Deeds for Governor

    Next week Virginians will go to the polls to elect a new governor, and the stakes are high. Currently, Virginia’s transportation system is an underfunded mess, and the state’s status as a national leader in higher-education is under threat. After reviewing the issues at stake, The Flat Hat has found that Virginia Sen. Creigh Deeds will be the better choice as the candidate with the better plan to lead us through these uncertain times.

    The criteria for our consideration and endorsement reflect our being a part of the community of the College of William and Mary. As such, higher education is our utmost concern. But, as we have found, both men are virtually indistinguishable here, so we considered social and fiscal issues in order to tip the balance.
    On higher education, the two candidates both offer a wide range of shoot-for-the-moon proposals that neither can afford. They seem to agree that every dollar spent on education is a dollar well invested. To this end, both men promise to more than double the number of degrees Virginia’s institutions award over the next 10 to 15 years and to increase the percentage of Virginia residents who earn college degrees.

    Deeds also promises to create a new rainy-day fund specifically for higher education that would grow in proportion to the general rainy-day fund. We agree such a fund is sorely needed because lawmakers generally cut funding during the bad times and then fail to return it once prosperity returns. Staving off the cuts in the first place could protect funding into the future.

    But these are just campaign promises. Neither man has a convincing proposal for funding these proposals. Until an economic recovery makes them possible, we will call these proposals what they are: pipe dreams.
    It is worth noting that earlier in the campaign Deeds flirted with supporting adjusting the ratio of in-state and out-of-state students in favor of admitting more Virginians into Virginia’s universities. Bob McDonnell, on the other hand, has been solidly for this point. While Deeds appears to have since refined his position, our eyebrows are still raised. It is absolutely imperative that this ratio either stays the same or inches toward parity; anything else will only further undermine the fiscal security of Virginia’s schools.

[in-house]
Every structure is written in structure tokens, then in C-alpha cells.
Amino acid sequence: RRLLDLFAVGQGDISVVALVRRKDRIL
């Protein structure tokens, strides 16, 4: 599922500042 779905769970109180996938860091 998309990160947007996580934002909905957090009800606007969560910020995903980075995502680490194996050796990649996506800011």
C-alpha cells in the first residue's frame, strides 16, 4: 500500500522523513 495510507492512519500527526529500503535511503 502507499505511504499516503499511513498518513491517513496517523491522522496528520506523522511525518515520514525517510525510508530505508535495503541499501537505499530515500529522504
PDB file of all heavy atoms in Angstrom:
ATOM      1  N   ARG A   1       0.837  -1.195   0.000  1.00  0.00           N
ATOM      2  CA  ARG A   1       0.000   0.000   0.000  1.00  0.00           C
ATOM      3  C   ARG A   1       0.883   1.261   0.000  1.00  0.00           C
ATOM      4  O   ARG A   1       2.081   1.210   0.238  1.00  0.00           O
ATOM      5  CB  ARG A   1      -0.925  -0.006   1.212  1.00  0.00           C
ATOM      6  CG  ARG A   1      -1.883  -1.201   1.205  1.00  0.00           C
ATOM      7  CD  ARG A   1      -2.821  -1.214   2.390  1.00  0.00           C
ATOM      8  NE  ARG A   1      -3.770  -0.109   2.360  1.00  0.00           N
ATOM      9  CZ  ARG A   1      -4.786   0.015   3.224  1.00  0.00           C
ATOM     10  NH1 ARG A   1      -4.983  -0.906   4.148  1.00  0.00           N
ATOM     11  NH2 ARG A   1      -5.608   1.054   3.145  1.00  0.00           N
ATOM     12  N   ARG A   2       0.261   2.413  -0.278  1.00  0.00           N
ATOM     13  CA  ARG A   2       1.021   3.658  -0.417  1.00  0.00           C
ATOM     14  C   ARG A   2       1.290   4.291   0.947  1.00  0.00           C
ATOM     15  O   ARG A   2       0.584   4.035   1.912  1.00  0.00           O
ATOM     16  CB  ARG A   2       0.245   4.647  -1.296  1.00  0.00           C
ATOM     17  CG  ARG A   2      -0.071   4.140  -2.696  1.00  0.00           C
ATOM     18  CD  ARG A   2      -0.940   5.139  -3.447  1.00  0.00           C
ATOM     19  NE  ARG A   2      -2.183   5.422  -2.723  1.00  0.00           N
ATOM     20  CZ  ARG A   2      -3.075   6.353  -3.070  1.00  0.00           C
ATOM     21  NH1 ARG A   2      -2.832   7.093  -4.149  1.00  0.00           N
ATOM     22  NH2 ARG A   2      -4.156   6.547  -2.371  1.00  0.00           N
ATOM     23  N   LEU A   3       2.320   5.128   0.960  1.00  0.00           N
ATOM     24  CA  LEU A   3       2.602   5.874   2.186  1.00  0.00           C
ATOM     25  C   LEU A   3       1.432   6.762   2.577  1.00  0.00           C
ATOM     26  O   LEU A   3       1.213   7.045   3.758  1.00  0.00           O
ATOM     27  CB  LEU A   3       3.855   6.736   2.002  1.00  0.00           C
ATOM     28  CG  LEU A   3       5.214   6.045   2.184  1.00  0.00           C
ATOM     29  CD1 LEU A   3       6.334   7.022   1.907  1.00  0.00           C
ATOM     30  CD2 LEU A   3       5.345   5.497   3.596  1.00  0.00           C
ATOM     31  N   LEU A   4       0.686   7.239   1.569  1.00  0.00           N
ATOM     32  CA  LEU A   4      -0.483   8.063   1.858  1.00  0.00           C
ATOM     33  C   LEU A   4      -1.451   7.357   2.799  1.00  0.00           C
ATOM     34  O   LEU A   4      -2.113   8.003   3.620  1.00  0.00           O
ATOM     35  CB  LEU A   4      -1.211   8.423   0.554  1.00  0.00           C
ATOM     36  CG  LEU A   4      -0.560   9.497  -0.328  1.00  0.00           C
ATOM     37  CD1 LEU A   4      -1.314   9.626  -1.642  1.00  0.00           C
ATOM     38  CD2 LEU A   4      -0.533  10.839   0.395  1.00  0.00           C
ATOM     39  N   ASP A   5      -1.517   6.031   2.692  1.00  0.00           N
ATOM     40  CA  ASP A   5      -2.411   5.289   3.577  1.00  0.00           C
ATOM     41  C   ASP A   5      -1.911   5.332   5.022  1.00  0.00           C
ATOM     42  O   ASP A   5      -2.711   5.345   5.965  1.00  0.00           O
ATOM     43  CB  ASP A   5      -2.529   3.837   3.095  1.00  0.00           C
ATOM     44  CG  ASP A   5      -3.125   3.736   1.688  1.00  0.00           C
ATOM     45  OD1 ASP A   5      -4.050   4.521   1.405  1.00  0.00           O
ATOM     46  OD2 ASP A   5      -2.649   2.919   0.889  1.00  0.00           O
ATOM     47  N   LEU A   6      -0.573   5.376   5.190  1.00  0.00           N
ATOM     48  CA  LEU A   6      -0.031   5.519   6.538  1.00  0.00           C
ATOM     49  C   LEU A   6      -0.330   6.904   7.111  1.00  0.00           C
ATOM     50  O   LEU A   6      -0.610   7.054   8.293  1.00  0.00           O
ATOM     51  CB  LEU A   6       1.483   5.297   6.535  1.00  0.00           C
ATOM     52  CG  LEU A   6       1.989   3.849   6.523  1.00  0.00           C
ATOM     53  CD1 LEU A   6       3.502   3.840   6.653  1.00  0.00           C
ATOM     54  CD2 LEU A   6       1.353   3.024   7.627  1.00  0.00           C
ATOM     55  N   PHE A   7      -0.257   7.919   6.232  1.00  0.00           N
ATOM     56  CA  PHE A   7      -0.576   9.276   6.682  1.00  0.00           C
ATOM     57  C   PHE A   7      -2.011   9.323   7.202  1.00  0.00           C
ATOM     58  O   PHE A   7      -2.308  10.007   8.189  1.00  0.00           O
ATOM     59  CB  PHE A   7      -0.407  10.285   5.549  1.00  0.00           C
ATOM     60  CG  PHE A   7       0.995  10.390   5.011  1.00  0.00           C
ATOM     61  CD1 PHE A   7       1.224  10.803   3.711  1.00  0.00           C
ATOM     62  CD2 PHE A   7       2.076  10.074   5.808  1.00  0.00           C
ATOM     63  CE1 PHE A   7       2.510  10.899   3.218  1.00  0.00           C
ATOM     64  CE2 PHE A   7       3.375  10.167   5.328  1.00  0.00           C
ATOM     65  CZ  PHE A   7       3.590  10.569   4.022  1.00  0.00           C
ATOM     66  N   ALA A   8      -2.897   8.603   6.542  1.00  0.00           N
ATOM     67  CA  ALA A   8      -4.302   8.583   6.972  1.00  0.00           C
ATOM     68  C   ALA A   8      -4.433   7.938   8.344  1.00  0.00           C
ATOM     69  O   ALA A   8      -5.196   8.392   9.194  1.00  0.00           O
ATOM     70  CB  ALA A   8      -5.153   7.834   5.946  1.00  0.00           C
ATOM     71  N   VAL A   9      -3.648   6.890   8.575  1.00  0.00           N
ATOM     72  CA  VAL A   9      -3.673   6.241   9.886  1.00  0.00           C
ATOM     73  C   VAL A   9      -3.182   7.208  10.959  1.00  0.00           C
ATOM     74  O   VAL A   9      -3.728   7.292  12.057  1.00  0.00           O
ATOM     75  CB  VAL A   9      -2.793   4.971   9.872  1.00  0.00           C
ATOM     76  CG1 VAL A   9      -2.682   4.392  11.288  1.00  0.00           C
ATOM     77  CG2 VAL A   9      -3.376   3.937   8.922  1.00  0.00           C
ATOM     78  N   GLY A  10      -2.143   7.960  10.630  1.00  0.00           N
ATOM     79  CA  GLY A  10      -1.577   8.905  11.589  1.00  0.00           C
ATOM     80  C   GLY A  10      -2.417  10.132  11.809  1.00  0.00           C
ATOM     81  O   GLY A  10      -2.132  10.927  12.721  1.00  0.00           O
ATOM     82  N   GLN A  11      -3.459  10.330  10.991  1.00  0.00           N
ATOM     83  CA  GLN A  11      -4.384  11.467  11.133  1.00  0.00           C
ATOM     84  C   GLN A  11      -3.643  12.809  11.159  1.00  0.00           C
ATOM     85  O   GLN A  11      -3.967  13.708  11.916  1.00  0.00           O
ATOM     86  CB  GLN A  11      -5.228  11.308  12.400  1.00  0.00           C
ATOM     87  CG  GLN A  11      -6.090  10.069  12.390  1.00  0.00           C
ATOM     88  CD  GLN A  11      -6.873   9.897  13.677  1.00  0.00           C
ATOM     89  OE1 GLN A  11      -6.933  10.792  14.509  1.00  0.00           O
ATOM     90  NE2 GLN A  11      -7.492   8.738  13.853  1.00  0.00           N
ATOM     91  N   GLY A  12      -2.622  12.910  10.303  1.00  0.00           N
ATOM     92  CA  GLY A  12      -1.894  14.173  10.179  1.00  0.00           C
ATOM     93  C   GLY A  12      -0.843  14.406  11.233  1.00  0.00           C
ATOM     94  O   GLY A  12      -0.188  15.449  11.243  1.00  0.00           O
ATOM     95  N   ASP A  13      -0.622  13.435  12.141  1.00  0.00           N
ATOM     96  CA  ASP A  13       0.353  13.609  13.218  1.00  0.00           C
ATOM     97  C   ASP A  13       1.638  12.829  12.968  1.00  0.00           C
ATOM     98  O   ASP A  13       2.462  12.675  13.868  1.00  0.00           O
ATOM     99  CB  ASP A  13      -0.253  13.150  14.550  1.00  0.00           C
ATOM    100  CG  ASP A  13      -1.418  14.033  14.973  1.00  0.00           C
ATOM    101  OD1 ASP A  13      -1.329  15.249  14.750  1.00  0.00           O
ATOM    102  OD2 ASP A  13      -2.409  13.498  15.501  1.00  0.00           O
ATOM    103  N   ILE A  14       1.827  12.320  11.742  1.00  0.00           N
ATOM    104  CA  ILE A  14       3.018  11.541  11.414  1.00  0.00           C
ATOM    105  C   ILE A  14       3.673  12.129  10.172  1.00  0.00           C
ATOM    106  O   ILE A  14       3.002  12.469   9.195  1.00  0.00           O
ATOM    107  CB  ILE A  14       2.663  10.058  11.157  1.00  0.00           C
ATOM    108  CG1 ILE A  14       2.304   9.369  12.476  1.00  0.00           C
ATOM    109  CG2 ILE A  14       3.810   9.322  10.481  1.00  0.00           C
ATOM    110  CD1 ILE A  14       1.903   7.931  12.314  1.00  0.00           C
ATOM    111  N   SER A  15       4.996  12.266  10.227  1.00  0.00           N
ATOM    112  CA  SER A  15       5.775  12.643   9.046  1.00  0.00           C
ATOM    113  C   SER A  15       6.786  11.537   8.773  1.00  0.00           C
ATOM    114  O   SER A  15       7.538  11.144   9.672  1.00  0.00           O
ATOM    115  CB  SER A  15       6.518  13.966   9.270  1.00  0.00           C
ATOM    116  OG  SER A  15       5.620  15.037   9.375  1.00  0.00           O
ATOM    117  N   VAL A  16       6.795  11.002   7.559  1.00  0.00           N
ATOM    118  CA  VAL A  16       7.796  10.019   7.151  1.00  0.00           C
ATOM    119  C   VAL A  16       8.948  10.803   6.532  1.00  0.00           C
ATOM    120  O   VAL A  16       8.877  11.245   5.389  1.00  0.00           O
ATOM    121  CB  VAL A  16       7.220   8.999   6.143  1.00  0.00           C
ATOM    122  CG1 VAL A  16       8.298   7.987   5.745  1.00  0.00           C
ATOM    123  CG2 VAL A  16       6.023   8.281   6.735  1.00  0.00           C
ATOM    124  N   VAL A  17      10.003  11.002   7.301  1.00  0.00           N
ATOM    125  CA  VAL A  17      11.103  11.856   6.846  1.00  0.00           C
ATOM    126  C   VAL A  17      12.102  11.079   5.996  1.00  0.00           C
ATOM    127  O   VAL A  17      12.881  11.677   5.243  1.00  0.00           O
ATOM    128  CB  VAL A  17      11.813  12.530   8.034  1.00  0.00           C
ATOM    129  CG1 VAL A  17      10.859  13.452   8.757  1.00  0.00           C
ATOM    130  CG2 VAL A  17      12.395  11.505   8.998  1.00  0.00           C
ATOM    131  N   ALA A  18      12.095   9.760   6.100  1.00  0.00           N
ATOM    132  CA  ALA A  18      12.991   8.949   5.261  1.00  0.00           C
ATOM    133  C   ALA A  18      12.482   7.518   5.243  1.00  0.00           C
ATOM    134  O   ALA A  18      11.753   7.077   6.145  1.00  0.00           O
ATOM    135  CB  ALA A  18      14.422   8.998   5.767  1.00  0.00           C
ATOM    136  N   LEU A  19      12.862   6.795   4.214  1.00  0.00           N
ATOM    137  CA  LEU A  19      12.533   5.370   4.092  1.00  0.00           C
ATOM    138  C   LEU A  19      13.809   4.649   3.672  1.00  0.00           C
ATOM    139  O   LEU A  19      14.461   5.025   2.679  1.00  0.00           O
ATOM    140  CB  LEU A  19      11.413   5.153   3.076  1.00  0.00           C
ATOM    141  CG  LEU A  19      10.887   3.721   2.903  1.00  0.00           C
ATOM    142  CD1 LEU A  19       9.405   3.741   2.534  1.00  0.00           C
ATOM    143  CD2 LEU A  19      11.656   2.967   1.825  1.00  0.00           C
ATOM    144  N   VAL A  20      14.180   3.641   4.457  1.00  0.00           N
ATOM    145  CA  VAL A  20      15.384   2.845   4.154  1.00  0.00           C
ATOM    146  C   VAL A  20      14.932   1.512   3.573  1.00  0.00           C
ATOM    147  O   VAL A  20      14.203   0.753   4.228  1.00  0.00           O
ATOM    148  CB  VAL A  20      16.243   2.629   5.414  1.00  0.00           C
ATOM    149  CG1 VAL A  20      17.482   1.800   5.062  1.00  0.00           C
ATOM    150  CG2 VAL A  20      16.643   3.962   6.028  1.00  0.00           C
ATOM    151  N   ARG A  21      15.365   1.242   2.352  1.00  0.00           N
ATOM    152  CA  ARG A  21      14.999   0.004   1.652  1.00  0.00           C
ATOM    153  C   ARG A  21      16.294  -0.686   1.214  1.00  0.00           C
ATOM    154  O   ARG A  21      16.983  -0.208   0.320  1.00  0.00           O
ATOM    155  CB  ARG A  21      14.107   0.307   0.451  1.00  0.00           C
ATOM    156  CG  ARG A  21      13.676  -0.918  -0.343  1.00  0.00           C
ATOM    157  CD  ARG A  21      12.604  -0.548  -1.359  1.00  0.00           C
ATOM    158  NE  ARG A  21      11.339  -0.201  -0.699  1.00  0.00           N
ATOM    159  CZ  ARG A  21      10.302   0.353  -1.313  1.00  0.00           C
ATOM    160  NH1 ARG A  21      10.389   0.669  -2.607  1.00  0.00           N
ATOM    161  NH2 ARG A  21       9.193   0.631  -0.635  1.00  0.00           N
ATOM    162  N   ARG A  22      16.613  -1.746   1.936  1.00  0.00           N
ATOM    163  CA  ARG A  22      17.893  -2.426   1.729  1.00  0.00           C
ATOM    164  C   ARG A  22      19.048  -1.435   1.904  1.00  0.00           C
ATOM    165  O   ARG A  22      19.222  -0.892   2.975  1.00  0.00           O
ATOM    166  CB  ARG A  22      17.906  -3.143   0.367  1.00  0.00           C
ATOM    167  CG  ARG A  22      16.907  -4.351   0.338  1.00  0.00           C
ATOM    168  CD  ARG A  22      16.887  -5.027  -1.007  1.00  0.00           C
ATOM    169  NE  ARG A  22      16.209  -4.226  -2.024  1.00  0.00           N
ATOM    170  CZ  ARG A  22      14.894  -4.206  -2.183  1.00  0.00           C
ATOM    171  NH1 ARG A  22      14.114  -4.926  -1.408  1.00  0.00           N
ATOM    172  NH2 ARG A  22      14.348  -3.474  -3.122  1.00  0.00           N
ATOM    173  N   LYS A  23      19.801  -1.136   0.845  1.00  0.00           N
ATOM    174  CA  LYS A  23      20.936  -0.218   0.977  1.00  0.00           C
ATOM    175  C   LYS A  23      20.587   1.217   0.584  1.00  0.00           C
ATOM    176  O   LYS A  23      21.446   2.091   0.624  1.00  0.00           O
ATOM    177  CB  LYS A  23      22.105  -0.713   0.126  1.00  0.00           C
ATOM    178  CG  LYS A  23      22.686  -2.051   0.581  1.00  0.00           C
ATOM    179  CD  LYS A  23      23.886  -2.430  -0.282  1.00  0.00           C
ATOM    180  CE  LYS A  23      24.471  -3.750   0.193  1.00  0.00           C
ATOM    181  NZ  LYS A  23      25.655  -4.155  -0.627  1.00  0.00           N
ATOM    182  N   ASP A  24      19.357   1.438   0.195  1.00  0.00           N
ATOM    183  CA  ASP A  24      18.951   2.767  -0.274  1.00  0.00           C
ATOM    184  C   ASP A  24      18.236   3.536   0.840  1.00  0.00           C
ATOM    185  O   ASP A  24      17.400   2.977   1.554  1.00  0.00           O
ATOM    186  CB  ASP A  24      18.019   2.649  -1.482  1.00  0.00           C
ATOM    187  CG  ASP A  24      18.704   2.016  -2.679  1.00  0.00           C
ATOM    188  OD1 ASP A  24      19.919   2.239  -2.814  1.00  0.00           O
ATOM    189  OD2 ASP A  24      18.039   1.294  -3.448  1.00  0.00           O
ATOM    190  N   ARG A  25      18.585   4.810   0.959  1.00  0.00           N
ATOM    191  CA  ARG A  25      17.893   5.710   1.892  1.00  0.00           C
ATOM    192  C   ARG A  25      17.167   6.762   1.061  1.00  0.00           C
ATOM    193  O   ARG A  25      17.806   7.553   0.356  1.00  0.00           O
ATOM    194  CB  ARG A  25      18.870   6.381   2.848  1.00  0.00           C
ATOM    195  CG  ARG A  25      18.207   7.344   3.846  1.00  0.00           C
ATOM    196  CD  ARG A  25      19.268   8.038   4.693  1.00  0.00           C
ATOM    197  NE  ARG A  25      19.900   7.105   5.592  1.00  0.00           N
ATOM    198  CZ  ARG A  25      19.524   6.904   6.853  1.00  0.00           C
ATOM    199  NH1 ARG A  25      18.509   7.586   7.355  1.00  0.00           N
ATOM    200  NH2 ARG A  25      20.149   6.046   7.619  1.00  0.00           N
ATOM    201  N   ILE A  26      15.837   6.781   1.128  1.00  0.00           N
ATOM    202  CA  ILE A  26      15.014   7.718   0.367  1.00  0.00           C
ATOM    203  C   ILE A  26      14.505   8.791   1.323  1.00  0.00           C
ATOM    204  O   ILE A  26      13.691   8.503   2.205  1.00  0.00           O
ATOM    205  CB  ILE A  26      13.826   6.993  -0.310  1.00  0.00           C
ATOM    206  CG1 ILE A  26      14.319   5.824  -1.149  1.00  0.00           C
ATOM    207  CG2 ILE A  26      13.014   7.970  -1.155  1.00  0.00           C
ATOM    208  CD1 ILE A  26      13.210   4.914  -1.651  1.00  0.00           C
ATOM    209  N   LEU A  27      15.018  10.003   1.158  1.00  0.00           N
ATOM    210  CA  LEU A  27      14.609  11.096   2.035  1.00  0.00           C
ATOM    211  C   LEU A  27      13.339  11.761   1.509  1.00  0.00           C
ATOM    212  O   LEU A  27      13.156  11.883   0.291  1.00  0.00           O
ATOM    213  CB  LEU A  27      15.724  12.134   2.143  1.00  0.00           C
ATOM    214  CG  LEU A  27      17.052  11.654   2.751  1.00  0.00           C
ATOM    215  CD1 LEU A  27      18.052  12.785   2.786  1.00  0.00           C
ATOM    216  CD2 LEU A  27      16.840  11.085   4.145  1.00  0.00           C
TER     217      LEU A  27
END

On transportation, Deeds has clearly articulated a sane policy for dealing with our largest problems, while McDonnell has left us asking for more. The most difficult problem that the next governor will face will be our massive deficit in transportation funding. Deeds has staked out some difficult political terrain by announcing his intention to raise taxes, while McDonnell has stubbornly and unrealistically insisted on a “no new tax” policy that, frankly, will not work. While Deeds’ position may ultimately keep him out of the Governor’s Mansion, it is at least more honest than McDonnell’s pandering.

    The last straw is McDonnell’s regressive stances on social issues. Excluding from consideration his reactionary and offensive thesis — he was, after all, young when he wrote it — McDonnell has consistently voted against social equality and women’s rights in Virginia. While Deeds does not have a perfect record here, he at least opposed the constitutional ban on gay marriage and supports benefits for same-sex couples.

    For these reasons and more, we encourage Virginia voters to support Creigh Deeds in this election. Virginia cannot abide another governor who will decimate vital state services like education and transportation to buy his way into office.


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